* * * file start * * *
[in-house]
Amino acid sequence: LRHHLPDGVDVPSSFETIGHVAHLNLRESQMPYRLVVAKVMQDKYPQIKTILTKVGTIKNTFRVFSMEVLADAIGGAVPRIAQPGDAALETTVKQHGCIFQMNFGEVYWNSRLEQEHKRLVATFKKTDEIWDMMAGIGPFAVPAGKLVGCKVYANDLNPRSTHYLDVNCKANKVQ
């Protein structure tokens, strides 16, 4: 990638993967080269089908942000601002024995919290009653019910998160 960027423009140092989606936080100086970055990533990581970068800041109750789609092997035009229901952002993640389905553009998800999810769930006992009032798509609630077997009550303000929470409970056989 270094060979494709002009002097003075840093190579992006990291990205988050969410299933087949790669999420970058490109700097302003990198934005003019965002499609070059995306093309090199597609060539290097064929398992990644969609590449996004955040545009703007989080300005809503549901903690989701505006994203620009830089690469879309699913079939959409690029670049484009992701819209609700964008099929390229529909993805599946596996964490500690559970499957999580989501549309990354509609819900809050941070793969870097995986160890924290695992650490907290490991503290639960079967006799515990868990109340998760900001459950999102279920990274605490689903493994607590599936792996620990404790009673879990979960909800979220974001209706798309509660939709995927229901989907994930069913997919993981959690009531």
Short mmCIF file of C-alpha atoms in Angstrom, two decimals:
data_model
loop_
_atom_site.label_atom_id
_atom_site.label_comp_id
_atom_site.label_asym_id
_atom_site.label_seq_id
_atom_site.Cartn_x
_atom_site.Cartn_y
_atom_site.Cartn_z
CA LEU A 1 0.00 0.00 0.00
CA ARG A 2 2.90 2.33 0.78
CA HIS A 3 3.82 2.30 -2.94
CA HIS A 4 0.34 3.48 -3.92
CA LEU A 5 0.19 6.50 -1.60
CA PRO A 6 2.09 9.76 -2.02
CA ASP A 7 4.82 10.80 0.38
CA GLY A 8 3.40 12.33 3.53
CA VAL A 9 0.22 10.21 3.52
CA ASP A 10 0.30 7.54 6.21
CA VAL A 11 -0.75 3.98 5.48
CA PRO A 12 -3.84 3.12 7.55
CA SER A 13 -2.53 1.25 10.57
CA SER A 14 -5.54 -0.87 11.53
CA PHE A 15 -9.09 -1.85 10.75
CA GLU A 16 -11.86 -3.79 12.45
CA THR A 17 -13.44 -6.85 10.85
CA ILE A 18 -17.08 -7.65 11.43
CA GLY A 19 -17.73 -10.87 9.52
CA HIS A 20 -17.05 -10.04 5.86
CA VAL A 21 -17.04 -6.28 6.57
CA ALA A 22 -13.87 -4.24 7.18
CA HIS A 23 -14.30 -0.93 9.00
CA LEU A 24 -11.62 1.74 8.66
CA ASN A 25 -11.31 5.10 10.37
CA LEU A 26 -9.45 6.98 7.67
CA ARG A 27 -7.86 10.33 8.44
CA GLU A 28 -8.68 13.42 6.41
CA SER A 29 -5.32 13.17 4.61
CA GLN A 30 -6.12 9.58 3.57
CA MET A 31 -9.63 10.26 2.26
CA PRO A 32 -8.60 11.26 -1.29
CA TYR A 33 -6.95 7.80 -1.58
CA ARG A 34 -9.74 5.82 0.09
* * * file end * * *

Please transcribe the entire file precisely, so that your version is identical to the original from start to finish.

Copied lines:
[in-house]
Amino acid sequence: LRHHLPDGVDVPSSFETIGHVAHLNLRESQMPYRLVVAKVMQDKYPQIKTILTKVGTIKNTFRVFSMEVLADAIGGAVPRIAQPGDAALETTVKQHGCIFQMNFGEVYWNSRLEQEHKRLVATFKKTDEIWDMMAGIGPFAVPAGKLVGCKVYANDLNPRSTHYLDVNCKANKVQ
């Protein structure tokens, strides 16, 4: 990638993967080269089908942000601002024995919290009653019910998160 960027423009140092989606936080100086970055990533990581970068800041109750789609092997035009229901952002993640389905553009998800999810769930006992009032798509609630077997009550303000929470409970056989 270094060979494709002009002097003075840093190579992006990291990205988050969410299933087949790669999420970058490109700097302003990198934005003019965002499609070059995306093309090199597609060539290097064929398992990644969609590449996004955040545009703007989080300005809503549901903690989701505006994203620009830089690469879309699913079939959409690029670049484009992701819209609700964008099929390229529909993805599946596996964490500690559970499957999580989501549309990354509609819900809050941070793969870097995986160890924290695992650490907290490991503290639960079967006799515990868990109340998760900001459950999102279920990274605490689903493994607590599936792996620990404790009673879990979960909800979220974001209706798309509660939709995927229901989907994930069913997919993981959690009531």
Short mmCIF file of C-alpha atoms in Angstrom, two decimals:
data_model
loop_
_atom_site.label_atom_id
_atom_site.label_comp_id
_atom_site.label_asym_id
_atom_site.label_seq_id
_atom_site.Cartn_x
_atom_site.Cartn_y
_atom_site.Cartn_z
CA LEU A 1 0.00 0.00 0.00
CA ARG A 2 2.90 2.33 0.78
CA HIS A 3 3.82 2.30 -2.94
CA HIS A 4 0.34 3.48 -3.92
CA LEU A 5 0.19 6.50 -1.60
CA PRO A 6 2.09 9.76 -2.02
CA ASP A 7 4.82 10.80 0.38
CA GLY A 8 3.40 12.33 3.53
CA VAL A 9 0.22 10.21 3.52
CA ASP A 10 0.30 7.54 6.21
CA VAL A 11 -0.75 3.98 5.48
CA PRO A 12 -3.84 3.12 7.55
CA SER A 13 -2.53 1.25 10.57
CA SER A 14 -5.54 -0.87 11.53
CA PHE A 15 -9.09 -1.85 10.75
CA GLU A 16 -11.86 -3.79 12.45
CA THR A 17 -13.44 -6.85 10.85
CA ILE A 18 -17.08 -7.65 11.43
CA GLY A 19 -17.73 -10.87 9.52
CA HIS A 20 -17.05 -10.04 5.86
CA VAL A 21 -17.04 -6.28 6.57
CA ALA A 22 -13.87 -4.24 7.18
CA HIS A 23 -14.30 -0.93 9.00
CA LEU A 24 -11.62 1.74 8.66
CA ASN A 25 -11.31 5.10 10.37
CA LEU A 26 -9.45 6.98 7.67
CA ARG A 27 -7.86 10.33 8.44
CA GLU A 28 -8.68 13.42 6.41
CA SER A 29 -5.32 13.17 4.61
CA GLN A 30 -6.12 9.58 3.57
CA MET A 31 -9.63 10.26 2.26
CA PRO A 32 -8.60 11.26 -1.29
CA TYR A 33 -6.95 7.80 -1.58
CA ARG A 34 -9.74 5.82 0.09